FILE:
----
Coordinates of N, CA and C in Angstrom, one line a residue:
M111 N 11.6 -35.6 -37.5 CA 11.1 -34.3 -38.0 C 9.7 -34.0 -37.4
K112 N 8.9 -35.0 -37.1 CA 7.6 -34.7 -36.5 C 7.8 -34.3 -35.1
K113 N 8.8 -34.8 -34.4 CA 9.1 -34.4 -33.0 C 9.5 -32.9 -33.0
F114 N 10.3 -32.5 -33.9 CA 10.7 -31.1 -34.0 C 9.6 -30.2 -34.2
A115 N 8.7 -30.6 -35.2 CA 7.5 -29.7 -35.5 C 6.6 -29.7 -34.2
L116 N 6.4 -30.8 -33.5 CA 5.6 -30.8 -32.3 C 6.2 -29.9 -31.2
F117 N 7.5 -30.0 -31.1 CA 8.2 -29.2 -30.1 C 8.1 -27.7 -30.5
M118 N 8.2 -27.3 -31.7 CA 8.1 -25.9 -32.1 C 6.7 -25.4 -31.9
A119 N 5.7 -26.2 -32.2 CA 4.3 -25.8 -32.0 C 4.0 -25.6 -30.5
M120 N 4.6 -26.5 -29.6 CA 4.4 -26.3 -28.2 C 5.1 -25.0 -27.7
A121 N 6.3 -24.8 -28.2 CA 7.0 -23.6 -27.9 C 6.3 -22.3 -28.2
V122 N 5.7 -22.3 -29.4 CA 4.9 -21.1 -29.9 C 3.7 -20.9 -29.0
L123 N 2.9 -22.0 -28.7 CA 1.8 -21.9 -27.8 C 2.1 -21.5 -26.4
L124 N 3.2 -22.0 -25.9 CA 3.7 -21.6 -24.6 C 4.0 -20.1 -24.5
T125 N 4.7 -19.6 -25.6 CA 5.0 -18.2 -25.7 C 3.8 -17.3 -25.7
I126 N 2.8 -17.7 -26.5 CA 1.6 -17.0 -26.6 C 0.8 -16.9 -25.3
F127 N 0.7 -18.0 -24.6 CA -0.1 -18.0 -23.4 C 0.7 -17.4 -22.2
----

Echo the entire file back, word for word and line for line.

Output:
Coordinates of N, CA and C in Angstrom, one line a residue:
M111 N 11.6 -35.6 -37.5 CA 11.1 -34.3 -38.0 C 9.7 -34.0 -37.4
K112 N 8.9 -35.0 -37.1 CA 7.6 -34.7 -36.5 C 7.8 -34.3 -35.1
K113 N 8.8 -34.8 -34.4 CA 9.1 -34.4 -33.0 C 9.5 -32.9 -33.0
F114 N 10.3 -32.5 -33.9 CA 10.7 -31.1 -34.0 C 9.6 -30.2 -34.2
A115 N 8.7 -30.6 -35.2 CA 7.5 -29.7 -35.5 C 6.6 -29.7 -34.2
L116 N 6.4 -30.8 -33.5 CA 5.6 -30.8 -32.3 C 6.2 -29.9 -31.2
F117 N 7.5 -30.0 -31.1 CA 8.2 -29.2 -30.1 C 8.1 -27.7 -30.5
M118 N 8.2 -27.3 -31.7 CA 8.1 -25.9 -32.1 C 6.7 -25.4 -31.9
A119 N 5.7 -26.2 -32.2 CA 4.3 -25.8 -32.0 C 4.0 -25.6 -30.5
M120 N 4.6 -26.5 -29.6 CA 4.4 -26.3 -28.2 C 5.1 -25.0 -27.7
A121 N 6.3 -24.8 -28.2 CA 7.0 -23.6 -27.9 C 6.3 -22.3 -28.2
V122 N 5.7 -22.3 -29.4 CA 4.9 -21.1 -29.9 C 3.7 -20.9 -29.0
L123 N 2.9 -22.0 -28.7 CA 1.8 -21.9 -27.8 C 2.1 -21.5 -26.4
L124 N 3.2 -22.0 -25.9 CA 3.7 -21.6 -24.6 C 4.0 -20.1 -24.5
T125 N 4.7 -19.6 -25.6 CA 5.0 -18.2 -25.7 C 3.8 -17.3 -25.7
I126 N 2.8 -17.7 -26.5 CA 1.6 -17.0 -26.6 C 0.8 -16.9 -25.3
F127 N 0.7 -18.0 -24.6 CA -0.1 -18.0 -23.4 C 0.7 -17.4 -22.2